Junkyard Find: 1983 Mercury Marquis Sedan

Murilee Martin
by Murilee Martin
junkyard find 1983 mercury marquis sedan
Ford squeezed every possible nickel of value out of the rear-wheel-drive Fox platform during its near-20-year production run (longer than that, if you accept the SN95 Mustang as a Fox), and I enjoy tracking down as many Fox variants as possible while I march up and down the rows of my favorite car graveyards.I think the period of Peak Fox came during the first half of the 1980s, as the Malaise Era shifted into the Conspicuous Consumption Era (and we haven’t seen a Fox Ford here since 2019), so this 1983 Mercury Marquis deserves inclusion in this series.
While Americans could buy the Grand Marquis all the way through Mercury’s demise in 2011, the Fox Marquis — in production for the 1983 through 1986 model years — ended up being the very last Marquis. The Grand Marquis during this period remained on the full-sized Panther platform.
Like nearly all Mercuries, the 1983 Marquis had a near-identical twin with Ford badging: the LTD.
This car must have been parked outdoors and neglected for years, because its cowl vents had enough built-up soil to support a crop of grass during Northern California’s rainy winter.
With Whorehouse Red™ velour upholstery and plenty of hard red and fake-chrome plastic, the affordable opulence was real.
Yes, there was a time when aspiring luxury sedans had hand-cranked windows.
The federal government mandated 85 mph speedometers in U.S.-market cars from late 1979 through late 1981, but plenty of new cars retained them long after that. The silver-gauge-face fad, mostly seen in Oldsmobiles, Buicks, and Mercuries, reached its zenith during this period.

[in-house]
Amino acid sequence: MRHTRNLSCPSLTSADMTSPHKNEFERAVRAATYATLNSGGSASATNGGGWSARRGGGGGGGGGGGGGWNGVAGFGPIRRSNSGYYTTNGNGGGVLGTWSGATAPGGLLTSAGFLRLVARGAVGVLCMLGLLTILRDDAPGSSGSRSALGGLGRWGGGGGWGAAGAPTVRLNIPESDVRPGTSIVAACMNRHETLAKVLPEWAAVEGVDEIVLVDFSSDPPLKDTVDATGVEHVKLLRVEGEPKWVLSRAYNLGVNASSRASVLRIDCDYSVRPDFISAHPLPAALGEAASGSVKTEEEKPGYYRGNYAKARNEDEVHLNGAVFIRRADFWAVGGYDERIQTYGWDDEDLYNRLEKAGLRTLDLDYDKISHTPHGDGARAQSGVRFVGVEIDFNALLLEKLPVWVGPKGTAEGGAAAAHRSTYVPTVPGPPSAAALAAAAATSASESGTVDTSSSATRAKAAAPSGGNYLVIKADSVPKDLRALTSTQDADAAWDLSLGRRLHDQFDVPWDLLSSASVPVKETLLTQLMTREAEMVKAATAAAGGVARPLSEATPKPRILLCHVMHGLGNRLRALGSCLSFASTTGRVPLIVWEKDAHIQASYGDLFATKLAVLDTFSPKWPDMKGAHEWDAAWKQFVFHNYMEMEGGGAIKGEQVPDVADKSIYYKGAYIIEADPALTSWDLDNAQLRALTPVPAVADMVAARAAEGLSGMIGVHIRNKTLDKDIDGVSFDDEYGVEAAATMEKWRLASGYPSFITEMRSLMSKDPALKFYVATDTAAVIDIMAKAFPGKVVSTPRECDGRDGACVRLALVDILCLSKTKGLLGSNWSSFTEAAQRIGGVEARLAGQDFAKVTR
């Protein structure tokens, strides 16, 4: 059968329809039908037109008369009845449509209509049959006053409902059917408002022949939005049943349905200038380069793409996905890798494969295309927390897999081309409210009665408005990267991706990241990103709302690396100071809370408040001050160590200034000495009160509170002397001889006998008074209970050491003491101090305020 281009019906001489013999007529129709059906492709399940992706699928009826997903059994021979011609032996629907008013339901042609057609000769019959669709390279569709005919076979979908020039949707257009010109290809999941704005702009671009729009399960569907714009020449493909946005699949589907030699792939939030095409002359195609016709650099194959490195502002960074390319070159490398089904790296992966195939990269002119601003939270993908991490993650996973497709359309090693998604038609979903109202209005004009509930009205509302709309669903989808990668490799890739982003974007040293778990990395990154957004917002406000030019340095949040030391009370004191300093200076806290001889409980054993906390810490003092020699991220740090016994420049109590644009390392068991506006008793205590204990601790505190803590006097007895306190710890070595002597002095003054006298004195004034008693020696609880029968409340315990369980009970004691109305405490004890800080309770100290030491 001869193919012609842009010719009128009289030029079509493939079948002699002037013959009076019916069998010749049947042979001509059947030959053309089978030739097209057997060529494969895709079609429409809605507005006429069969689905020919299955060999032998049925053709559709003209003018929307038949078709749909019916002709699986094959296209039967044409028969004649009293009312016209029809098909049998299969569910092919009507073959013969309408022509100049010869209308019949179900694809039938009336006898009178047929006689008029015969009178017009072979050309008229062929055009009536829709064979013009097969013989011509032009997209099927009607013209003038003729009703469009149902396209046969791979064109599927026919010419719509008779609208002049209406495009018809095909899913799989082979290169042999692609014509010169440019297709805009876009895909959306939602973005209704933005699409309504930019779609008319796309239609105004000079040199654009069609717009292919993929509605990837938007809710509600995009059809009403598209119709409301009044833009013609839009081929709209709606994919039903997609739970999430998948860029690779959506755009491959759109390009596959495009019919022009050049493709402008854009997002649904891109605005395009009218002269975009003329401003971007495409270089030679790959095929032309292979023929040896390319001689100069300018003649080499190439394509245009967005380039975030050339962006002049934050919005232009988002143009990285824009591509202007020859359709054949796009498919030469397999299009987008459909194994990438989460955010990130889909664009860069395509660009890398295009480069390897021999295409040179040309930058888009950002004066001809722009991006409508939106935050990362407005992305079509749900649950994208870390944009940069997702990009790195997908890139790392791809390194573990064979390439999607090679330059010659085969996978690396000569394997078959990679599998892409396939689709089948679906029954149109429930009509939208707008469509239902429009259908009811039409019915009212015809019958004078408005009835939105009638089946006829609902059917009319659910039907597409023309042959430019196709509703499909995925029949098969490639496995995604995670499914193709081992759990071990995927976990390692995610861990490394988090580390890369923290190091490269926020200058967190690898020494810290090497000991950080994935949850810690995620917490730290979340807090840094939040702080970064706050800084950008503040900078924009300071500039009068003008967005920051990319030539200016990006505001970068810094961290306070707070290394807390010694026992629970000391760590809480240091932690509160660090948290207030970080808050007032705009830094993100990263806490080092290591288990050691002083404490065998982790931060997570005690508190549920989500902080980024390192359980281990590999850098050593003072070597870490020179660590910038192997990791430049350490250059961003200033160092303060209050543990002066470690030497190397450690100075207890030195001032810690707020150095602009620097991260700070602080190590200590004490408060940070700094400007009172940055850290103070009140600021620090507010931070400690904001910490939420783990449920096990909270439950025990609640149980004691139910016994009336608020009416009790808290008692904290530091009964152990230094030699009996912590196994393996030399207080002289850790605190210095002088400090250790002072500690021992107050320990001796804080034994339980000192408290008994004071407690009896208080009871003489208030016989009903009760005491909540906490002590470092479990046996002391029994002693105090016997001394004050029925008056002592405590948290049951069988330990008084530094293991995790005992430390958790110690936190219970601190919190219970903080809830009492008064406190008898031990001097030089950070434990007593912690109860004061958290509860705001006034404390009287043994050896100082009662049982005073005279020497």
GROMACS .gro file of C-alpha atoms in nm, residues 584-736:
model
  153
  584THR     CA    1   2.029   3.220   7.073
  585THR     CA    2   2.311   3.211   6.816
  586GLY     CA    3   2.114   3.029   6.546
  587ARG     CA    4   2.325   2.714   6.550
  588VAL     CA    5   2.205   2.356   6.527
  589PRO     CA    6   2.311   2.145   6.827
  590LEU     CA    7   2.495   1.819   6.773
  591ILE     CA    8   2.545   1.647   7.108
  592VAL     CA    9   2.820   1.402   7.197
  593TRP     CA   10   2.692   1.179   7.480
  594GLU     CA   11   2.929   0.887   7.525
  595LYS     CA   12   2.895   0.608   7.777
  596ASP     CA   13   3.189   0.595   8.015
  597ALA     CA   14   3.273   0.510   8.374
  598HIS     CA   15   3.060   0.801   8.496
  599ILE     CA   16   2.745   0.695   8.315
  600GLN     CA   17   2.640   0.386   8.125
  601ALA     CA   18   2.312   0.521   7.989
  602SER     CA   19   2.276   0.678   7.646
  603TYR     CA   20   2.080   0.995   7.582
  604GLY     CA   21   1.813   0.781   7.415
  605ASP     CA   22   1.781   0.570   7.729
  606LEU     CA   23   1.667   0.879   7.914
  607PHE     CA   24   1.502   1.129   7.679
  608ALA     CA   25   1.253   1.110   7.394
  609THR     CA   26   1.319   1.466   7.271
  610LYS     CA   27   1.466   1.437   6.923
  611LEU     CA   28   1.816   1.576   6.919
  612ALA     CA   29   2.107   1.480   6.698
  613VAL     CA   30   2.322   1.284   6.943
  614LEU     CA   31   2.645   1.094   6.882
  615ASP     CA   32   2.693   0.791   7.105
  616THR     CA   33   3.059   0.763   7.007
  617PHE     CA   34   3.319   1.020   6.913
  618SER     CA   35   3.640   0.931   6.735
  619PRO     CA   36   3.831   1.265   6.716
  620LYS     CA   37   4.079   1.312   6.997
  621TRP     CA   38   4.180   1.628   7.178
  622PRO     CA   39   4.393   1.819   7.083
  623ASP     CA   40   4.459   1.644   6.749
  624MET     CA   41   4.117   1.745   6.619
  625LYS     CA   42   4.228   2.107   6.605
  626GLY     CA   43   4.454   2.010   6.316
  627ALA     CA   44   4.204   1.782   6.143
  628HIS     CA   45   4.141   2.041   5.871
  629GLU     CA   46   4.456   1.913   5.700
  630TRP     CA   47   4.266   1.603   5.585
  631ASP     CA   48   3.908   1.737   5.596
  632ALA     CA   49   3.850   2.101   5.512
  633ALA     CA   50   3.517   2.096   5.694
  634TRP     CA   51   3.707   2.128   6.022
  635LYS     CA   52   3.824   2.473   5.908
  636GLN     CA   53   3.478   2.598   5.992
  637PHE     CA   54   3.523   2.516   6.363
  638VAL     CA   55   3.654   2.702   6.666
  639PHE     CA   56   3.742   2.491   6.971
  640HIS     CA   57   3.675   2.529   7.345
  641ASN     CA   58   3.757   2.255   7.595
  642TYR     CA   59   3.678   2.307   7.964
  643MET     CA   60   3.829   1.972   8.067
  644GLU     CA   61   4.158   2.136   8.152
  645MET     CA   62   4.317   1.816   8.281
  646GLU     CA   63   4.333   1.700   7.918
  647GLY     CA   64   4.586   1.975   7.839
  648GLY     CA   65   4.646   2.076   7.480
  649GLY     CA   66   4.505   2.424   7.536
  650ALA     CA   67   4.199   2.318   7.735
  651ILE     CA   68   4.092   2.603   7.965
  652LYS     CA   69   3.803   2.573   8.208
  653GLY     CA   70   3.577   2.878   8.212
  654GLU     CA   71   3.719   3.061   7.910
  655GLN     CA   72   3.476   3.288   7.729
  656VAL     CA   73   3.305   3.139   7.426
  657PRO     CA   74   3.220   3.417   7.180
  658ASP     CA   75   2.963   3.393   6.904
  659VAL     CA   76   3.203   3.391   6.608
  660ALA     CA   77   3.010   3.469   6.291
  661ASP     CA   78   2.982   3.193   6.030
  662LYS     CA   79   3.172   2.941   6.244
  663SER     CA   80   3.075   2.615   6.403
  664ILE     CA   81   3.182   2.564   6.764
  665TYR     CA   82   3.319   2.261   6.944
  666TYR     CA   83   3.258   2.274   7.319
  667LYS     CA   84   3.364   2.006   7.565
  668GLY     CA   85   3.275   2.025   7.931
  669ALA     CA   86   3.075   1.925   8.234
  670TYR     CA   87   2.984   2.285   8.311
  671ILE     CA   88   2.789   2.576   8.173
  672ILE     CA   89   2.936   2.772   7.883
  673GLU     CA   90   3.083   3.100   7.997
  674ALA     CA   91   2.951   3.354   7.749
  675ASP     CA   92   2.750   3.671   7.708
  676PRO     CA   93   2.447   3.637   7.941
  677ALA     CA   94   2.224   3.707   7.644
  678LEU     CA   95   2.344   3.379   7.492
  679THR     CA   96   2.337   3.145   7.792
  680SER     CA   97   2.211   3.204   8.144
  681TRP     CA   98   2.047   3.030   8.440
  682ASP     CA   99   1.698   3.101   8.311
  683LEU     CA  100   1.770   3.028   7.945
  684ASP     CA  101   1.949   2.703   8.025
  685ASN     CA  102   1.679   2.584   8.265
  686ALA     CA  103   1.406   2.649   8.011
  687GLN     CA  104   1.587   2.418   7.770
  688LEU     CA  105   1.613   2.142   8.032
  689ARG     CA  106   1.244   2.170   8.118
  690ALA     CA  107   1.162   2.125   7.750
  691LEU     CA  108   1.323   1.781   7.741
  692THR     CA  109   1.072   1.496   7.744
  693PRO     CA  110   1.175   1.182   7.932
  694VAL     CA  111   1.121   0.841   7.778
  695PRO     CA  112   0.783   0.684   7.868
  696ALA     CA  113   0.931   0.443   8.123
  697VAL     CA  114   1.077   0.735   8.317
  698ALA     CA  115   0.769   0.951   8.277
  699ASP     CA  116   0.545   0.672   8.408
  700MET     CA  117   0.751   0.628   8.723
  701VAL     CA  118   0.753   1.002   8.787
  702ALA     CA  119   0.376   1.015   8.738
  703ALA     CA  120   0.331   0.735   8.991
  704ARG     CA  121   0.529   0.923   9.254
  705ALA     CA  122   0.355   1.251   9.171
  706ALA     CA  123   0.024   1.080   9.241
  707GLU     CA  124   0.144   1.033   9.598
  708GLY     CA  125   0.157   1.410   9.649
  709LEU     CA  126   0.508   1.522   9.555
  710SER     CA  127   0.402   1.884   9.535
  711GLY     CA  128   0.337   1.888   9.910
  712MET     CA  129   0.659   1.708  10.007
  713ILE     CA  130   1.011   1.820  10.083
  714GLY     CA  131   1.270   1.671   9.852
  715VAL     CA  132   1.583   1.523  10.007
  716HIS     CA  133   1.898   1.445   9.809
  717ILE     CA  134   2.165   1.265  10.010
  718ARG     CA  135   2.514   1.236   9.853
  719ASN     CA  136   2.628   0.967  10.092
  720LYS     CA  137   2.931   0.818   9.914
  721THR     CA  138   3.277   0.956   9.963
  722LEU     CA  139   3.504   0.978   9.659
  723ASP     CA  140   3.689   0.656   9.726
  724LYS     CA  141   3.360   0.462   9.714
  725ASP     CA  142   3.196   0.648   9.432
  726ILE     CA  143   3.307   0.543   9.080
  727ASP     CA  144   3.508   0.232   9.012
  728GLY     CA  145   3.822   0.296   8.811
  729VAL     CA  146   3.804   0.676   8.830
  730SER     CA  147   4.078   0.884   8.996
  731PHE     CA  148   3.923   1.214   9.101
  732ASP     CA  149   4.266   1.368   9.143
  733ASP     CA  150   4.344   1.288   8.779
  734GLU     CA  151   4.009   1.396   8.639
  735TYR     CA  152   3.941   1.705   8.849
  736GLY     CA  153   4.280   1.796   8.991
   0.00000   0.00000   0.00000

AM/FM cassette and air conditioning!
Marquis buyers could choose among three engines for 1983: a “Pinto” 2.3-liter four cylinder with 90 horsepower, a 200-cubic-inch straight-six with 92 horses, or a 3.8-liter V6 with 112 hp and 175 lb-ft of torque. This car came with the top-of-the-line V6; the 5.0-liter V8 became available for the 1984 and 1985 Marquis. An automatic transmission came as standard equipment, though I’m sure a persistent buyer could have forced a dealer to order one of these cars with a manual.
You know the junkyard lies just down the road when a car has taillights made from taped-on shards cut from a red plastic storage tub.You’ll find links to 2,000+ more Junkyard Finds— including dozens of discarded Mercuries— at the Junkyard Home of the Murilee Martin Lifestyle Brand™.
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2 of 43 comments
  • Lightspeed Lightspeed on Apr 13, 2020

    I believe there was a Mercury version of the Ford LTD-LX, those must be hen's teeth rare.

  • Speedlaw Speedlaw on Apr 13, 2020

    This brings back memories...our HS Driver's Ed car, complete with assistant coach driving instructor, was a Fairmont. I recall it mostly as the first car I ever legally drove, and the horn wasn't normal. You had to push the turn signal stalk...in. I've no idea whose brilliant that idea was....

  • Ravenuer The Long Island Expressway.
  • Kwik_Shift A nice stretch of fairly remote road that would be great for test driving a car's potential, rally style, is Flinton Road off of Highway 41 in Ontario. Twists/turns/dips/rises. Just hope a deer doesn't jump out at you. Also Highway 60 through Algonquin Provincial Park in Ontario. Great scenery with lots of hills.
  • Saeed Hello, I need a series of other accessories from Lincoln. Do you have front window, front and rear lights, etc. from the 1972 and 1976 models
  • Probert Wow - so many digital renders - Ford, Stellantis. - whose next!!! They're really bringing it on....
  • Zerocred So many great drives:Dalton Hwy from Fairbanks to the Arctic Circle.Alaska Marine Highway from Bellingham WA to Skagway AK. it was a multi-day ferry ride so I didn’t actually drive it, but I did take my truck.Icefields Parkway from Jasper AB to Lake Louise AB, CA.I-70 and Hwy 50 from Denver to Sacramento.Hwy 395 on the east side of the Sierras.